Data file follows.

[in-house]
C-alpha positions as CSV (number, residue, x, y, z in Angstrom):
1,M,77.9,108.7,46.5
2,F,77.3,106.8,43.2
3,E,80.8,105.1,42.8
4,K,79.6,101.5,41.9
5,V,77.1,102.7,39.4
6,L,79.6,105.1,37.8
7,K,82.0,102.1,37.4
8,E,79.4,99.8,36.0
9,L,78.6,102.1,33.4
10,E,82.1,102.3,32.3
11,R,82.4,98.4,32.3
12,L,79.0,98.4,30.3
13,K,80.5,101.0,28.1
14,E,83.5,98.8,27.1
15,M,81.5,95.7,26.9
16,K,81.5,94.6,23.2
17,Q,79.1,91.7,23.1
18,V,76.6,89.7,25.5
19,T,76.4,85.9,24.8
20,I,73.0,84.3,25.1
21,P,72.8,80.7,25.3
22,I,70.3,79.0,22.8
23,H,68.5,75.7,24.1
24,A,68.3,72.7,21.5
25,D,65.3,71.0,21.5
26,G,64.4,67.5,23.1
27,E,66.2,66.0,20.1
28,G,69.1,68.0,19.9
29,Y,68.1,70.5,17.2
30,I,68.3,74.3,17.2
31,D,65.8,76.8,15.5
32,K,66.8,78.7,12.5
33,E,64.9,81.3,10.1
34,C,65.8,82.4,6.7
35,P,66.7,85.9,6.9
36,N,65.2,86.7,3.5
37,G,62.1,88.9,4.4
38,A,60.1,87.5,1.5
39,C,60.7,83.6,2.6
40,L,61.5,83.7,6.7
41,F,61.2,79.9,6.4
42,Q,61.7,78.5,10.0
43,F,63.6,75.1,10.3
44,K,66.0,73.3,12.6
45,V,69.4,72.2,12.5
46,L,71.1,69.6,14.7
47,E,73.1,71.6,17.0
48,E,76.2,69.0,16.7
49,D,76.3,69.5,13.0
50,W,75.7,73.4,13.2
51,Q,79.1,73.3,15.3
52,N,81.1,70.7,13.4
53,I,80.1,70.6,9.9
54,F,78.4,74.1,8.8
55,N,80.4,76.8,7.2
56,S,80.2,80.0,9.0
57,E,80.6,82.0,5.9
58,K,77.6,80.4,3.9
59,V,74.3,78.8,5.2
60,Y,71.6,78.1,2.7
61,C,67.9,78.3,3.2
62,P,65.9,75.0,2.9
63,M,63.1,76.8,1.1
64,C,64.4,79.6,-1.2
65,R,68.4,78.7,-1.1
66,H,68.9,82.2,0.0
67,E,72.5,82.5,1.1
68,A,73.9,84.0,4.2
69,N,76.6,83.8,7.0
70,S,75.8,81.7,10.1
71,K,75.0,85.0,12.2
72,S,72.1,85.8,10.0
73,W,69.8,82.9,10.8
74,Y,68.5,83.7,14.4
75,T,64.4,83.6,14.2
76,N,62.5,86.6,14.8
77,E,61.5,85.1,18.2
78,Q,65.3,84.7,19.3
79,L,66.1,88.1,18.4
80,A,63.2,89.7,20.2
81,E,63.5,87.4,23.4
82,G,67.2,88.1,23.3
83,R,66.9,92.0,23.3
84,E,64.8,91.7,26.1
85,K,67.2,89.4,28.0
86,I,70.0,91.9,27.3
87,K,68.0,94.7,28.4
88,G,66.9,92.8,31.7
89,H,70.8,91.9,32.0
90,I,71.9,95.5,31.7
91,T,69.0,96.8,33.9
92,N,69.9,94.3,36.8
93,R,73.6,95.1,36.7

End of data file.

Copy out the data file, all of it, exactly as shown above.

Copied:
[in-house]
C-alpha positions as CSV (number, residue, x, y, z in Angstrom):
1,M,77.9,108.7,46.5
2,F,77.3,106.8,43.2
3,E,80.8,105.1,42.8
4,K,79.6,101.5,41.9
5,V,77.1,102.7,39.4
6,L,79.6,105.1,37.8
7,K,82.0,102.1,37.4
8,E,79.4,99.8,36.0
9,L,78.6,102.1,33.4
10,E,82.1,102.3,32.3
11,R,82.4,98.4,32.3
12,L,79.0,98.4,30.3
13,K,80.5,101.0,28.1
14,E,83.5,98.8,27.1
15,M,81.5,95.7,26.9
16,K,81.5,94.6,23.2
17,Q,79.1,91.7,23.1
18,V,76.6,89.7,25.5
19,T,76.4,85.9,24.8
20,I,73.0,84.3,25.1
21,P,72.8,80.7,25.3
22,I,70.3,79.0,22.8
23,H,68.5,75.7,24.1
24,A,68.3,72.7,21.5
25,D,65.3,71.0,21.5
26,G,64.4,67.5,23.1
27,E,66.2,66.0,20.1
28,G,69.1,68.0,19.9
29,Y,68.1,70.5,17.2
30,I,68.3,74.3,17.2
31,D,65.8,76.8,15.5
32,K,66.8,78.7,12.5
33,E,64.9,81.3,10.1
34,C,65.8,82.4,6.7
35,P,66.7,85.9,6.9
36,N,65.2,86.7,3.5
37,G,62.1,88.9,4.4
38,A,60.1,87.5,1.5
39,C,60.7,83.6,2.6
40,L,61.5,83.7,6.7
41,F,61.2,79.9,6.4
42,Q,61.7,78.5,10.0
43,F,63.6,75.1,10.3
44,K,66.0,73.3,12.6
45,V,69.4,72.2,12.5
46,L,71.1,69.6,14.7
47,E,73.1,71.6,17.0
48,E,76.2,69.0,16.7
49,D,76.3,69.5,13.0
50,W,75.7,73.4,13.2
51,Q,79.1,73.3,15.3
52,N,81.1,70.7,13.4
53,I,80.1,70.6,9.9
54,F,78.4,74.1,8.8
55,N,80.4,76.8,7.2
56,S,80.2,80.0,9.0
57,E,80.6,82.0,5.9
58,K,77.6,80.4,3.9
59,V,74.3,78.8,5.2
60,Y,71.6,78.1,2.7
61,C,67.9,78.3,3.2
62,P,65.9,75.0,2.9
63,M,63.1,76.8,1.1
64,C,64.4,79.6,-1.2
65,R,68.4,78.7,-1.1
66,H,68.9,82.2,0.0
67,E,72.5,82.5,1.1
68,A,73.9,84.0,4.2
69,N,76.6,83.8,7.0
70,S,75.8,81.7,10.1
71,K,75.0,85.0,12.2
72,S,72.1,85.8,10.0
73,W,69.8,82.9,10.8
74,Y,68.5,83.7,14.4
75,T,64.4,83.6,14.2
76,N,62.5,86.6,14.8
77,E,61.5,85.1,18.2
78,Q,65.3,84.7,19.3
79,L,66.1,88.1,18.4
80,A,63.2,89.7,20.2
81,E,63.5,87.4,23.4
82,G,67.2,88.1,23.3
83,R,66.9,92.0,23.3
84,E,64.8,91.7,26.1
85,K,67.2,89.4,28.0
86,I,70.0,91.9,27.3
87,K,68.0,94.7,28.4
88,G,66.9,92.8,31.7
89,H,70.8,91.9,32.0
90,I,71.9,95.5,31.7
91,T,69.0,96.8,33.9
92,N,69.9,94.3,36.8
93,R,73.6,95.1,36.7